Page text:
Dialogue between faiths is not just for the world of scholars and theologians. It is a public good. It is a public good even in societies which proclaim themselves secular. It deserves public attention and support. It is part of the challenge of creating a healthy and participatory and truly democratic society. The path from being a monolithic society to becoming a pluralist and multi-ethnic and multi-faith culture is not a simple one. It can be painful. It inevitably involves rejecting privilege on the part of what has been up until then “establishment” and it involves sensitiveness on the part of those who wish to protagonists in their new home.
One of the challenges of in fostering relationships between different faith traditions in pluralist societies is how minorities are treated. Strangely Ireland may be a useful workshop for reflection on the way religious minorities are welcomed and come to feel themselves brothers and sisters through their common understanding of the unity of the human family in God. All our faith traditions contain the notion of respect for those who are strangers and foreigners or live on the margins of society. Our commonalities in faith can become the basis for common action and reflection. This conference might identify where those commonalities are to be found in our texts and traditions. Our respect for religious minorities should not be based simply on political grounds – much less just on political correctness – but on the imperatives of our own faith traditions.
We need to do more, as I said earlier, to ensure that we understand each other, that we respect each other and that we appreciate each other. People who grow in mutual respect and understanding, people who appreciate how much we have in common, will also be people who best know how to deal with difference, with the often deep differences that exist among us. People who are strong in their understanding of their own faith will also be the strongest in drawing out from their faith the obligation – or better the real desire – to work alongside those whose faith is different. The purer our understanding of the one God we worship, the greater will be our desire to love that God and love our neighbours. When the activities of believers become contaminated with contingent political ideologies the farther we will drift from one another and the more our understanding of the fundamentals of our faith itself will become contaminated.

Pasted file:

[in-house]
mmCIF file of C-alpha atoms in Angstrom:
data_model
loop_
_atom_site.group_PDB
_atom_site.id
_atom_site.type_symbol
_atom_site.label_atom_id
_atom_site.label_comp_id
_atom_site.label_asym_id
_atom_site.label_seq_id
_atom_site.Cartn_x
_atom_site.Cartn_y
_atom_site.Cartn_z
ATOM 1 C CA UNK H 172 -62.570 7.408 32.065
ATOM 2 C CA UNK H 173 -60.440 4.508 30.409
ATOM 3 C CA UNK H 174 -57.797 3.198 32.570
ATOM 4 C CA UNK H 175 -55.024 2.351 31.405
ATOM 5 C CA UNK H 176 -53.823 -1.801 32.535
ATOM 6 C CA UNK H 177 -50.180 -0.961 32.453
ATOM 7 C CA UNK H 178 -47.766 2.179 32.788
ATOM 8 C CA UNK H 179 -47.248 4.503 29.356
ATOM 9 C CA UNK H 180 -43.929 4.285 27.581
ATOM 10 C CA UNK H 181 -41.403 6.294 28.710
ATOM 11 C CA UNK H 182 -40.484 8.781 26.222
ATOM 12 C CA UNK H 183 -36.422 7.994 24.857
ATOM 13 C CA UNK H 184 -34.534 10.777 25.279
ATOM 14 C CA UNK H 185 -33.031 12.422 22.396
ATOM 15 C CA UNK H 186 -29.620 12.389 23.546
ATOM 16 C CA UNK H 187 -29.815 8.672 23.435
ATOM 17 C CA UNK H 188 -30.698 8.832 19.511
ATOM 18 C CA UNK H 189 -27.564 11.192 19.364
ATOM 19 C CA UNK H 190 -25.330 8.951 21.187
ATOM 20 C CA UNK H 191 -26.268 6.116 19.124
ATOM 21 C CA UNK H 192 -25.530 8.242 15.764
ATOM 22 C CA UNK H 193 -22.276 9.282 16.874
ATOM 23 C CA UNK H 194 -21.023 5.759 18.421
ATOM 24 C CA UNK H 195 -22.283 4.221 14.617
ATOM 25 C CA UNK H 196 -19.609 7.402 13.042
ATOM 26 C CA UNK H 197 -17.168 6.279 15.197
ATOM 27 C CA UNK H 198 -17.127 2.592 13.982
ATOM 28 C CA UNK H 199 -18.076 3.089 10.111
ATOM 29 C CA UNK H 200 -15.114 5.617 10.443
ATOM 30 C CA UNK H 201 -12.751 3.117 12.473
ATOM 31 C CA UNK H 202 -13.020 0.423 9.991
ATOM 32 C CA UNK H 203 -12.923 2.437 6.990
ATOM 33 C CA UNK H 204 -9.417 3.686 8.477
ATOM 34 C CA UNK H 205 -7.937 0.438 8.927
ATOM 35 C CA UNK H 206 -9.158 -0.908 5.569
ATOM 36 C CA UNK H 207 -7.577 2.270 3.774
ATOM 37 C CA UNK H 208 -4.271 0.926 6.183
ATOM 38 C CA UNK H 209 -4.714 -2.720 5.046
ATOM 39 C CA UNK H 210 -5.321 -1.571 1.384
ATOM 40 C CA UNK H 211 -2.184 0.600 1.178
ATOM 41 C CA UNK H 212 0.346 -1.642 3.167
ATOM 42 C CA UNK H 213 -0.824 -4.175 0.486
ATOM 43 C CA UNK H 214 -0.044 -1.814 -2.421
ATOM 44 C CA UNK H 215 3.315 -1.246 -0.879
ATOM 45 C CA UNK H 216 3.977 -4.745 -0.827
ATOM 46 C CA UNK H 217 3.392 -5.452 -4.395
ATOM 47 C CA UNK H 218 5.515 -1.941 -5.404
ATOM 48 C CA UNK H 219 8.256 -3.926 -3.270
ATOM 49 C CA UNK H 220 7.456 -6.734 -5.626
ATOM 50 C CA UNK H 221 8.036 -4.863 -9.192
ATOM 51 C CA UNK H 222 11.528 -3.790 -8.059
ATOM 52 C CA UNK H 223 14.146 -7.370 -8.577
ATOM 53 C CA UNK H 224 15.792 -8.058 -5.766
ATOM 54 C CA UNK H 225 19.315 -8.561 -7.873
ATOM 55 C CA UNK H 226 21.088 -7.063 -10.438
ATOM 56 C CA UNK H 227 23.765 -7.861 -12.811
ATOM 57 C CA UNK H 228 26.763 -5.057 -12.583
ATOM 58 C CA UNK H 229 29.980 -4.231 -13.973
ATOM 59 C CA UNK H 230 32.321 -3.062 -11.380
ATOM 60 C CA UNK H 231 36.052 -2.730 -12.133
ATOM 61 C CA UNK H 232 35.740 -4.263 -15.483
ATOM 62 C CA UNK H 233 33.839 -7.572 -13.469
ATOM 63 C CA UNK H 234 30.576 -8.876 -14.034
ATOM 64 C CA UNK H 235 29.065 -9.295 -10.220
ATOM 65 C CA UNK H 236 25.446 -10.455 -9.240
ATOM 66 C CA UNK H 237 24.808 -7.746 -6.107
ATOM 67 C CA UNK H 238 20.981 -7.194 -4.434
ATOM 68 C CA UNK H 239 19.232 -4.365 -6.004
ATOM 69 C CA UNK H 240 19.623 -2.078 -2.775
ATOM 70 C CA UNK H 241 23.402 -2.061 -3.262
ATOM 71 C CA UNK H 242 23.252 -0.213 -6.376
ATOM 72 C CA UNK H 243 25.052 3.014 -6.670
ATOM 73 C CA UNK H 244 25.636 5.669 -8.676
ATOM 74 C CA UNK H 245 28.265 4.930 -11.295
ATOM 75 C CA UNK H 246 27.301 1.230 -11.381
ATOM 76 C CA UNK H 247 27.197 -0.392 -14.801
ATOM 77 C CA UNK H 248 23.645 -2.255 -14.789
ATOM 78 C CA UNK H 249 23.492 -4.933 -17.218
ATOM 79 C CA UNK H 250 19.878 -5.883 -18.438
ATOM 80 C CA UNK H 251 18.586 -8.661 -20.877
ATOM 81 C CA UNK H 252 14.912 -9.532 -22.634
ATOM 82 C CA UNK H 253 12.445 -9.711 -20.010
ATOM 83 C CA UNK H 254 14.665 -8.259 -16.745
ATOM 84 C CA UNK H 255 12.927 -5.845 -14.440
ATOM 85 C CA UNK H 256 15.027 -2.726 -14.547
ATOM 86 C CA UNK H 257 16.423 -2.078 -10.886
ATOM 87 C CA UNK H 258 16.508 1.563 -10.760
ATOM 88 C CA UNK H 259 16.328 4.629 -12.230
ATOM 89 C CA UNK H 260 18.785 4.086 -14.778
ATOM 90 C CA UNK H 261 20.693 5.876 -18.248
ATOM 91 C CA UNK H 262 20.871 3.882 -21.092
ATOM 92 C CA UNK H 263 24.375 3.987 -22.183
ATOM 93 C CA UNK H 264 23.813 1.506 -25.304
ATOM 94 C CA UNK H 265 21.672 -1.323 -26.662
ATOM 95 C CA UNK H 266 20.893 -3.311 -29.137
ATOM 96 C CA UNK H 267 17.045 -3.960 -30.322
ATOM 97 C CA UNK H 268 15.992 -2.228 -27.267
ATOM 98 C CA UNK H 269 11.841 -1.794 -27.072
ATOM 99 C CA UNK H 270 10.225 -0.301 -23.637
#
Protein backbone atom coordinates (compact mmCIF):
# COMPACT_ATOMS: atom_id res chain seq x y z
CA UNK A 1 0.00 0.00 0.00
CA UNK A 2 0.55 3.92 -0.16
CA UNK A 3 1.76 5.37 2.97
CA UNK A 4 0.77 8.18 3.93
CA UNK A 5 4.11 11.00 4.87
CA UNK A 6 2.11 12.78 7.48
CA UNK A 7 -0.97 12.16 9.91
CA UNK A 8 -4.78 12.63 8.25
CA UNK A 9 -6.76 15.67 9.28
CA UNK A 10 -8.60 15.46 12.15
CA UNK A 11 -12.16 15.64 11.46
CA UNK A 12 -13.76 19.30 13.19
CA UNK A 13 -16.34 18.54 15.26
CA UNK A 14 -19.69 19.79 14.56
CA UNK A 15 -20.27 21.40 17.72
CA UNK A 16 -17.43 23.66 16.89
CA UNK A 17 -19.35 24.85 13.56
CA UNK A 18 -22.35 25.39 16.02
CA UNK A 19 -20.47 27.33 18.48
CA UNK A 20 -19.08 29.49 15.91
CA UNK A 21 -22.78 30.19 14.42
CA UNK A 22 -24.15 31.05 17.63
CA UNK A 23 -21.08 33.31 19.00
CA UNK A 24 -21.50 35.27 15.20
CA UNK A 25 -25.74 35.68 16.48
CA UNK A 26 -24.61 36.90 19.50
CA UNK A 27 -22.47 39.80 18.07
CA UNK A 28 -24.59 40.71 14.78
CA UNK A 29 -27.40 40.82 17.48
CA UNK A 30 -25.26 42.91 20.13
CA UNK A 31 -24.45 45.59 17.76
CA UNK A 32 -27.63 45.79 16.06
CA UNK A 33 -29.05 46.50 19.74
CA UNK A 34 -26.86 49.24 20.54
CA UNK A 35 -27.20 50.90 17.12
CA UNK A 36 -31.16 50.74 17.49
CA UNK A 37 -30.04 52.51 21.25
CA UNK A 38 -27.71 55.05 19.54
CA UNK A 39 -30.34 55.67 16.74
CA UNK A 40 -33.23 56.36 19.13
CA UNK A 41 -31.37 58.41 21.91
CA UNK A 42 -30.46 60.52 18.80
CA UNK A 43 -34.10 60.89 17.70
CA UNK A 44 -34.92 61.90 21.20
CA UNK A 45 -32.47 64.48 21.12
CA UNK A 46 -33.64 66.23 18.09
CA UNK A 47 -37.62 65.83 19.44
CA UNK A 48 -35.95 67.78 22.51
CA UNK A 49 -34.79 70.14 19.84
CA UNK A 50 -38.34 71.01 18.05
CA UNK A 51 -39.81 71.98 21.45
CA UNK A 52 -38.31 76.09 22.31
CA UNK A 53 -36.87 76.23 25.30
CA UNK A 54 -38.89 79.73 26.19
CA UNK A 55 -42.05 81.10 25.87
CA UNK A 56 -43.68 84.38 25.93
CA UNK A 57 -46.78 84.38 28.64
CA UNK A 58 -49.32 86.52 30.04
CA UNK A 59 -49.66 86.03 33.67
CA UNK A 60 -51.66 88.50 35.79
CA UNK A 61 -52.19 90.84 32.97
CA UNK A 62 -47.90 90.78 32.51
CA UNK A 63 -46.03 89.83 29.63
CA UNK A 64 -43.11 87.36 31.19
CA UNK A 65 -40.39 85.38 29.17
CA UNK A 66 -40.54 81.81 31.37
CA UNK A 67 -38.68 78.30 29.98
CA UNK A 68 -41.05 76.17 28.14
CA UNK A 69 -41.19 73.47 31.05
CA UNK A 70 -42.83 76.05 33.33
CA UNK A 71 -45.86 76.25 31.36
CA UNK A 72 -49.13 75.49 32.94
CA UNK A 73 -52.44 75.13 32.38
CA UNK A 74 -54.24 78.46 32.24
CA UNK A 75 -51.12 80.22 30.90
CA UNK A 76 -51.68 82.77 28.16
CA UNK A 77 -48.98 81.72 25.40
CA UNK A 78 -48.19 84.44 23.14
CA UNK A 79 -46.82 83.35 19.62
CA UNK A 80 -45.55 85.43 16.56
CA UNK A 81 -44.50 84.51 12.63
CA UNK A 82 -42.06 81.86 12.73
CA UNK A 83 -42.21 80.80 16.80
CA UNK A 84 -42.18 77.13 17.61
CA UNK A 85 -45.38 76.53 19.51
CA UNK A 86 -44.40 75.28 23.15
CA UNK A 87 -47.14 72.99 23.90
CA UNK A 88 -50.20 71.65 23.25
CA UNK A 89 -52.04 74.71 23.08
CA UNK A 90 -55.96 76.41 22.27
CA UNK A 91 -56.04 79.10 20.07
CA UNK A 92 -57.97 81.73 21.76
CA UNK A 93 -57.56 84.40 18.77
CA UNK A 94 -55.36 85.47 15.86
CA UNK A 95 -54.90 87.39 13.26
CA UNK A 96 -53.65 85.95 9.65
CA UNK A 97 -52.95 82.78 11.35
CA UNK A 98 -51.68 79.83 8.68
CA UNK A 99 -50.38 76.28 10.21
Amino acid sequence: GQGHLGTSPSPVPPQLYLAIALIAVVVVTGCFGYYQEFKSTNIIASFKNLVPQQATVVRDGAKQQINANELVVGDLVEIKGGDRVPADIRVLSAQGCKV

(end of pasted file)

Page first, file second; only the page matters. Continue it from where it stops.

This conference is remarkable in that it challenges us to develop out of our different faiths a common word in a world where there is division and at times bitter division. I hope that in these days your work can bring greater precision into how we understand that common word and how our common word can result in common witness and common action.
Our common action will different from that of others. Nostra Aetate, the document of the Second Vatican Council, spoke of how believers in common: “value the moral life and worship God especially through prayer, almsgiving and fasting” (n.3). Our witness and action is not limited then to doing things, it must above all help people to interpret and understand. It must reach out those who are searching for meaning in a consumerist world, where contemplation, generosity and moderation in life style – the prayer, almsgiving and fasting of Nostra Aetate – are undermined as the true ways of human fulfilment.
True spirituality is not something just to bolster up our own sense of wellness. Our sense of spirituality must have the ability not just to adapt to the realities of the day but to challenge the realities and the thought-patterns of the day. The believer must be one who stands out and has the courage to rise above conformity, even when that is not easy.
I hope that this unique conference here in the Mater Dei Institute will bring a significant contribution to enabling us to find and speak that common word of witness about the meaning of life in a world where many seek meaning and seek God.